The wizarding world of Harry Potter is an etymologist’s playground. Very few characters have meaningless names, even the bland-sounding Harry Potter, whose name implies great leadership skills and the overthrowing of an old regime.

I mean, wow, spoiler alert.

By dissecting the names of certain characters in the Harry Potter series, some major plot points become blindingly obvious.

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Photo by Rae Tian on Unsplash

Remus Lupin

Newsflash: Remus Lupin is a werewolf. No need to read the books or watch the movies to know this to be true — just take a look at his name! Lupin comes from the Latin word lupinus and gives wolves their scientific…

Add an audiobook to your idle hours and you’ll be amazed at how much you can read every day.

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Photo by Henry Be on Unsplash

I get it, you’re busy. Between work, family, household upkeep, and your commute, you just don’t have any time left.

But you do.

Most likely, your phone is either in your hand or within easy reach right now. Your phone is jam-packed with books! All you have to do is listen.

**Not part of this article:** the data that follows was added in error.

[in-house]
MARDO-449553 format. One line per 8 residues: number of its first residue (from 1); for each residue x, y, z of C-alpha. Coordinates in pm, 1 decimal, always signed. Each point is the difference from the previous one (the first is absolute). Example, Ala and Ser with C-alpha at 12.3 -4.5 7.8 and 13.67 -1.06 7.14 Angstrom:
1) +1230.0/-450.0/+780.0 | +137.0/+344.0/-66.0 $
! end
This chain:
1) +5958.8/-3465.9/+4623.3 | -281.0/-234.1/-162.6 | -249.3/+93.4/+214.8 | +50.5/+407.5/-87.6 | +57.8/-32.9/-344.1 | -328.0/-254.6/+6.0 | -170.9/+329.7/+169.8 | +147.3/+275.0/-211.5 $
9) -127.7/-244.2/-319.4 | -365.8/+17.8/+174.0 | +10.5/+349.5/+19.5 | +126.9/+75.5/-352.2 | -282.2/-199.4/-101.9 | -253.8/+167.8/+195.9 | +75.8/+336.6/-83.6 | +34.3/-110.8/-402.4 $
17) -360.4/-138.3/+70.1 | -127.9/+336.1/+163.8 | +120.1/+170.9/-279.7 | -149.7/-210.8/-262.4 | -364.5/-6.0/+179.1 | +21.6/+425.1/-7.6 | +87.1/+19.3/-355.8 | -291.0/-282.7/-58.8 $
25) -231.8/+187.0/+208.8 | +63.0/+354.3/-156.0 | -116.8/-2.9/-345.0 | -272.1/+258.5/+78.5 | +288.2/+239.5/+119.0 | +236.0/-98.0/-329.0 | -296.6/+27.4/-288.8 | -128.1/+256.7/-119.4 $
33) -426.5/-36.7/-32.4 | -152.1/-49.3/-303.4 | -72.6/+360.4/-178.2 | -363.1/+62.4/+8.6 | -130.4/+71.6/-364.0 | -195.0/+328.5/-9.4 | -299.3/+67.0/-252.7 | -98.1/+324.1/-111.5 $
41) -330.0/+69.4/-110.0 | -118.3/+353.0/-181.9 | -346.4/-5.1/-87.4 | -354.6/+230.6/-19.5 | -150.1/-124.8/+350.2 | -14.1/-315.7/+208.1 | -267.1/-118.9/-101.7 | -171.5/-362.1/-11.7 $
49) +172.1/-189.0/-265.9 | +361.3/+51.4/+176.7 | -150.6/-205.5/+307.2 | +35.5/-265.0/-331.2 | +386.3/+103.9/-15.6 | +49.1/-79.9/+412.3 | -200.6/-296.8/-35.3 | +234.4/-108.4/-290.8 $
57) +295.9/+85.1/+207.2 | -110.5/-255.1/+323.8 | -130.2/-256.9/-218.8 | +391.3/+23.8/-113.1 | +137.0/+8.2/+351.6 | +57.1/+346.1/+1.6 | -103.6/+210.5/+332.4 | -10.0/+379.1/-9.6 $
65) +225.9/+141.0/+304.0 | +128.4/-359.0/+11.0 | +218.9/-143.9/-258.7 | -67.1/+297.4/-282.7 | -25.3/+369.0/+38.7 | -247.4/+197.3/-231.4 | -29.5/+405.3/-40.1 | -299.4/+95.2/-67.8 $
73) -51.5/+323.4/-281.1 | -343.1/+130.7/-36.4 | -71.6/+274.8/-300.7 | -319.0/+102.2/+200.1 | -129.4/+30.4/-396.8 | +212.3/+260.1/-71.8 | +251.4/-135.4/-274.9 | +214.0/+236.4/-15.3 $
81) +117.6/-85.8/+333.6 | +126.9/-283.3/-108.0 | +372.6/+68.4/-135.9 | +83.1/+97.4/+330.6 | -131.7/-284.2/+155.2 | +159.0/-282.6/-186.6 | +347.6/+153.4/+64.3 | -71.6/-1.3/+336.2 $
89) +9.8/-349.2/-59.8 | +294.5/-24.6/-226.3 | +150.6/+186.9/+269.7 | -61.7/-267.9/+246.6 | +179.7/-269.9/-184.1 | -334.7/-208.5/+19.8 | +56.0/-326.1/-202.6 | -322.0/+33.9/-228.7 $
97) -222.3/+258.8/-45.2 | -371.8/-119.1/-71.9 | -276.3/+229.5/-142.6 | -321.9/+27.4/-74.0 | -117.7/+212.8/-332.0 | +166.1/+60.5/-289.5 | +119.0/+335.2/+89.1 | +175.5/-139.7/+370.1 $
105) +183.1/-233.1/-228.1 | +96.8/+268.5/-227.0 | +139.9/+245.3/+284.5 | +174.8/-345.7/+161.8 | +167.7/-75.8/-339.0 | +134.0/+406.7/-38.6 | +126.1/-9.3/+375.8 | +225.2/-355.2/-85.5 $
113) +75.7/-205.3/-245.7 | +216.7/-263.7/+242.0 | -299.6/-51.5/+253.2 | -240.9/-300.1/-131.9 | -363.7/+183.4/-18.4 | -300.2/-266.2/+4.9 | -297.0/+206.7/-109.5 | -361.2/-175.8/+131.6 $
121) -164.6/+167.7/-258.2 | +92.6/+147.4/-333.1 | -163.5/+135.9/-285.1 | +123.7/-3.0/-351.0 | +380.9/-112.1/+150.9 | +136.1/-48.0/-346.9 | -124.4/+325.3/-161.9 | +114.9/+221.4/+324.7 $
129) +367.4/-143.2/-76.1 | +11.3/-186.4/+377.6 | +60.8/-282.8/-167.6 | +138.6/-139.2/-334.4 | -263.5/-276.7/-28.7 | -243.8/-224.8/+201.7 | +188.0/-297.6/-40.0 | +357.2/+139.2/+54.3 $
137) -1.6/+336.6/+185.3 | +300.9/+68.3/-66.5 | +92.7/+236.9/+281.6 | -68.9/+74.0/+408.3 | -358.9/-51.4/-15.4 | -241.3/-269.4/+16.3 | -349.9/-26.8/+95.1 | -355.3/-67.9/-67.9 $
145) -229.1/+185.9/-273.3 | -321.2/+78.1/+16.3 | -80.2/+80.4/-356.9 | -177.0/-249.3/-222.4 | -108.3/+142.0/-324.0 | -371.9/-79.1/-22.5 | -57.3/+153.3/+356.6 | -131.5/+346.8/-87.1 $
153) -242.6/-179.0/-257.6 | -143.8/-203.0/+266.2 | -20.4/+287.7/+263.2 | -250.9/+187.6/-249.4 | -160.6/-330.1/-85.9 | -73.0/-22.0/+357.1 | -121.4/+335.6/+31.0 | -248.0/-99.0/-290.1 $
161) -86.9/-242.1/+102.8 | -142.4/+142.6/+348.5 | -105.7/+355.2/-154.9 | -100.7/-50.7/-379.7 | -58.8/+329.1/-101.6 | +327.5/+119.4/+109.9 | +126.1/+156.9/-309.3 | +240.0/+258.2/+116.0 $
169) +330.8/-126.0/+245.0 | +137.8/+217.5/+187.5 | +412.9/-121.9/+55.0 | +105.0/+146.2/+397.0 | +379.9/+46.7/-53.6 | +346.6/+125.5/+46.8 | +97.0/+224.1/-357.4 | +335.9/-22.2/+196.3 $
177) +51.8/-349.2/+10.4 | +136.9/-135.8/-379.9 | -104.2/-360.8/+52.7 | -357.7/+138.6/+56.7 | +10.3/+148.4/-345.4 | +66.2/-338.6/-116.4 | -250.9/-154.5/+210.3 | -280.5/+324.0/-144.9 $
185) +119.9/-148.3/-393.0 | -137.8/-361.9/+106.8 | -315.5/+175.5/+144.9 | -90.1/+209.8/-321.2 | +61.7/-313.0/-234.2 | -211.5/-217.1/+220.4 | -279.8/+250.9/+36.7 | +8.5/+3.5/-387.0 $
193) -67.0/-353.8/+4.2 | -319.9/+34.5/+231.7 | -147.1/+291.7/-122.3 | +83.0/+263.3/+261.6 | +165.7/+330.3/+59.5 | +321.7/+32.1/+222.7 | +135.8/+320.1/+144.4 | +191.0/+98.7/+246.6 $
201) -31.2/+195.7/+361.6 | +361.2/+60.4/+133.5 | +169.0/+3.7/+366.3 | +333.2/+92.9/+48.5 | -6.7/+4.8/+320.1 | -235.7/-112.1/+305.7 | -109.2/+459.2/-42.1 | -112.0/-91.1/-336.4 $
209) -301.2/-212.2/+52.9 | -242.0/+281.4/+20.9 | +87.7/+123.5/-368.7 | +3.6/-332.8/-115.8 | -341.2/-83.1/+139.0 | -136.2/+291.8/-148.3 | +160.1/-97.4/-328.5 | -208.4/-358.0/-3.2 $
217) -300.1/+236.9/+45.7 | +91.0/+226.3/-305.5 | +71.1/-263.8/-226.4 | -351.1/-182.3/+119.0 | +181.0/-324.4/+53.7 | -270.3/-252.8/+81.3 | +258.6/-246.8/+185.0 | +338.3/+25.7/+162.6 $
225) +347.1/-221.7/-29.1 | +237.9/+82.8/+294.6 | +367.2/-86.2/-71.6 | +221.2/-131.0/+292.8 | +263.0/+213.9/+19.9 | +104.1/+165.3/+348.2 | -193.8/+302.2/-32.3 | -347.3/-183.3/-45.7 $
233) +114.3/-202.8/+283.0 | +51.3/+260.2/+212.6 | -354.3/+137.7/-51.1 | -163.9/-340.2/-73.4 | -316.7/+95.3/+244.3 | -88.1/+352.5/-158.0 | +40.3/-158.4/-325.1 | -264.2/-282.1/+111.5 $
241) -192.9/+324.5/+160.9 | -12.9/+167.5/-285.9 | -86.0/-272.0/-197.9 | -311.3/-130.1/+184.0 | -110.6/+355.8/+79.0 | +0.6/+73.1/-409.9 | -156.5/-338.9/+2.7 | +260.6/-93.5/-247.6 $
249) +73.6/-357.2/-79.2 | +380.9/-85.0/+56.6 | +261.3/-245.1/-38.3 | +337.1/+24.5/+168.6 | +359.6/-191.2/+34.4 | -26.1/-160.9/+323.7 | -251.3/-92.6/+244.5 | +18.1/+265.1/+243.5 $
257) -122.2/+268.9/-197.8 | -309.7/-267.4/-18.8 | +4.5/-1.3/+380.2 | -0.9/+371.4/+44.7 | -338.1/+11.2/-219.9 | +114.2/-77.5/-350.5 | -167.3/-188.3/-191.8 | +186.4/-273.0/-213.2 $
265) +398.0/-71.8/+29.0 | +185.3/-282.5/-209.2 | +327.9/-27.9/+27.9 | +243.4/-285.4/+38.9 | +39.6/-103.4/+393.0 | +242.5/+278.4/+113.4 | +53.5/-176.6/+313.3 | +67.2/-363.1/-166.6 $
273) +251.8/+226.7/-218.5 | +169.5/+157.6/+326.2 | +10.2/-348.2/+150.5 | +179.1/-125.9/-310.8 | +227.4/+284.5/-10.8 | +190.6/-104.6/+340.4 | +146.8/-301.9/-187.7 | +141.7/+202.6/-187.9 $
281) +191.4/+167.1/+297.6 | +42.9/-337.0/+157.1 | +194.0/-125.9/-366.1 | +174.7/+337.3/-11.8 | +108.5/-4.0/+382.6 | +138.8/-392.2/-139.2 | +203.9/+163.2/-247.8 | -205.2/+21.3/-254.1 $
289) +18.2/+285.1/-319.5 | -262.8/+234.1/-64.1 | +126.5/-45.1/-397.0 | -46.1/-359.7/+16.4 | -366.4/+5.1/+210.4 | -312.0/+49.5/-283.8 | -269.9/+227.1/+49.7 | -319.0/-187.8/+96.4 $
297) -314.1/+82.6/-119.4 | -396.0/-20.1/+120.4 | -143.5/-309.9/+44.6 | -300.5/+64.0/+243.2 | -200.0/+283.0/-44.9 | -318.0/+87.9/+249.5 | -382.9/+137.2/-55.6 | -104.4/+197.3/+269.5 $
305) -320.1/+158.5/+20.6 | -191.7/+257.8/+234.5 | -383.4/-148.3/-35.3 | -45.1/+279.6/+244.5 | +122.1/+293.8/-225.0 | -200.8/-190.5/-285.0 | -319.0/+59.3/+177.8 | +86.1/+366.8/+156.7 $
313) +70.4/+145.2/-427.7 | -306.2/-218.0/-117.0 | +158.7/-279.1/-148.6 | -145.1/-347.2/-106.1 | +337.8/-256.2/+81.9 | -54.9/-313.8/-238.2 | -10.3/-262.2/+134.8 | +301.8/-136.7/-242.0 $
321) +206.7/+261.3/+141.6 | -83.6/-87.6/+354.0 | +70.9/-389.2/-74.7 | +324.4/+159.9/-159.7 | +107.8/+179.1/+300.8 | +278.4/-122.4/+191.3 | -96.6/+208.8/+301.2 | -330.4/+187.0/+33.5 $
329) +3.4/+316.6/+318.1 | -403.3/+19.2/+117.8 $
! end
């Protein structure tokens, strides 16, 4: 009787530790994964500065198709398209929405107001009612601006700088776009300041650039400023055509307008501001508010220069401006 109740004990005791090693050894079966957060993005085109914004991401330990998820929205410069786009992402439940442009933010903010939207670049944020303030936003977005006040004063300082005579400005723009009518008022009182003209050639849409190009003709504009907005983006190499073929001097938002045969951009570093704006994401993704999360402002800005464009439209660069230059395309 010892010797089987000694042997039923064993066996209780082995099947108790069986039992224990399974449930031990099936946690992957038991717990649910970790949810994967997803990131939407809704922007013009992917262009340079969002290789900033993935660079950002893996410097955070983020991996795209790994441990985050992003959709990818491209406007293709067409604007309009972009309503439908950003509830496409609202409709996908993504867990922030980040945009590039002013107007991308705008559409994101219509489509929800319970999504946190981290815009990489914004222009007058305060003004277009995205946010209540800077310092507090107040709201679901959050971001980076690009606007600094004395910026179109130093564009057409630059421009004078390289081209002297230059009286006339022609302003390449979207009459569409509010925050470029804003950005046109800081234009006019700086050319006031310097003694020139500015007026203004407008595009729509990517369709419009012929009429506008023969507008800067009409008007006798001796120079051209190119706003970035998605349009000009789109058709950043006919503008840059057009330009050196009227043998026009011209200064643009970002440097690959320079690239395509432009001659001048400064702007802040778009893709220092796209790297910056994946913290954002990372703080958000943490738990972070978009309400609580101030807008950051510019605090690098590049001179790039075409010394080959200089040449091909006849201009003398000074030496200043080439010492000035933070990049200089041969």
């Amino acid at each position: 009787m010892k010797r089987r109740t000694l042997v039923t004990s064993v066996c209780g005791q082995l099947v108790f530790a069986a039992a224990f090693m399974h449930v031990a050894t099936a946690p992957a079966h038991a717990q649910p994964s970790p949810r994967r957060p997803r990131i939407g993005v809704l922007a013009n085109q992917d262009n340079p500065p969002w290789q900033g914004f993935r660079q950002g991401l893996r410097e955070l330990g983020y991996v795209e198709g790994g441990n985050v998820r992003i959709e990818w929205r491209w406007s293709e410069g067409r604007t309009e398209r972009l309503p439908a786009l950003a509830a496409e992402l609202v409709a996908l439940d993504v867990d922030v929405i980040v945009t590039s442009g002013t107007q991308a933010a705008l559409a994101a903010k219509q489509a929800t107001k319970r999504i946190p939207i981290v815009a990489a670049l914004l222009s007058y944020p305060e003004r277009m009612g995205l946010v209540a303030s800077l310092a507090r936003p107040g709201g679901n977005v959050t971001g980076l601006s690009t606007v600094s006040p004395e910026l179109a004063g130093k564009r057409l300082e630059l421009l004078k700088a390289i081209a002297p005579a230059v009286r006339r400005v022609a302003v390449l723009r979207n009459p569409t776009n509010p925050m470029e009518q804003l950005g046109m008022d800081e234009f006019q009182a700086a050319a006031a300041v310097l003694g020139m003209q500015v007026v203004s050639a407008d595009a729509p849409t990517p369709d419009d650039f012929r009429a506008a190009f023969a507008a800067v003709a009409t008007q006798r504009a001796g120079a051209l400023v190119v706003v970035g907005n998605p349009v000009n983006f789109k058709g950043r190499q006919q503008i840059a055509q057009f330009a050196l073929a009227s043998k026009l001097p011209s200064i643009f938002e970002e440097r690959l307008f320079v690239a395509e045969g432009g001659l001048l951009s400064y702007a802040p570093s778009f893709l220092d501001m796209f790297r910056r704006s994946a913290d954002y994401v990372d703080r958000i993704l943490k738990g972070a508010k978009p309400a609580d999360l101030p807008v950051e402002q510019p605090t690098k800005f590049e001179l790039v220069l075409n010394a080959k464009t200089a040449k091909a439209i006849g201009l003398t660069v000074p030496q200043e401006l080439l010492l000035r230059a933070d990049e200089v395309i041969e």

If you have time for chores, you have time to read.

Cleaning is not fun. It’s repetitive, brainless, and sometimes it’s kind of gross. Plus, it’s a major time-suck. It’s easy to get fed up and just walk away from a mess, but that’s really not a good idea.

You’ll need an escape for your mind while you clean.


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Image AP

The average lifespan of a monolith in 2020 is about 4 days.

The first unexplained monolith, which appeared in the Utah desert in November, lasted for about 10 days before a group of people dismantled it, proclaiming that it was a piece of litter. To be fair, the monolith was located in an environmentally delicate area, and the sudden surge in tourism caused irrevocable human damage to the landscape. In order to preserve Utah’s natural beauty, vigilantes evidently stepped in to “leave no trace.”

The second monolith in the Romanian city of Piatra Neamt was in place for just about…

A 100-word holiday story

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Photo by Markus Spiske on Unsplash

“There’s, like, a huge pile of packages out here, did you know?”

“Get out of the way!” I shouted, toppling my children like bowling pins.

“What’s in there, mom? Is it for us?” asked my mosquitoes.

“None of your business!”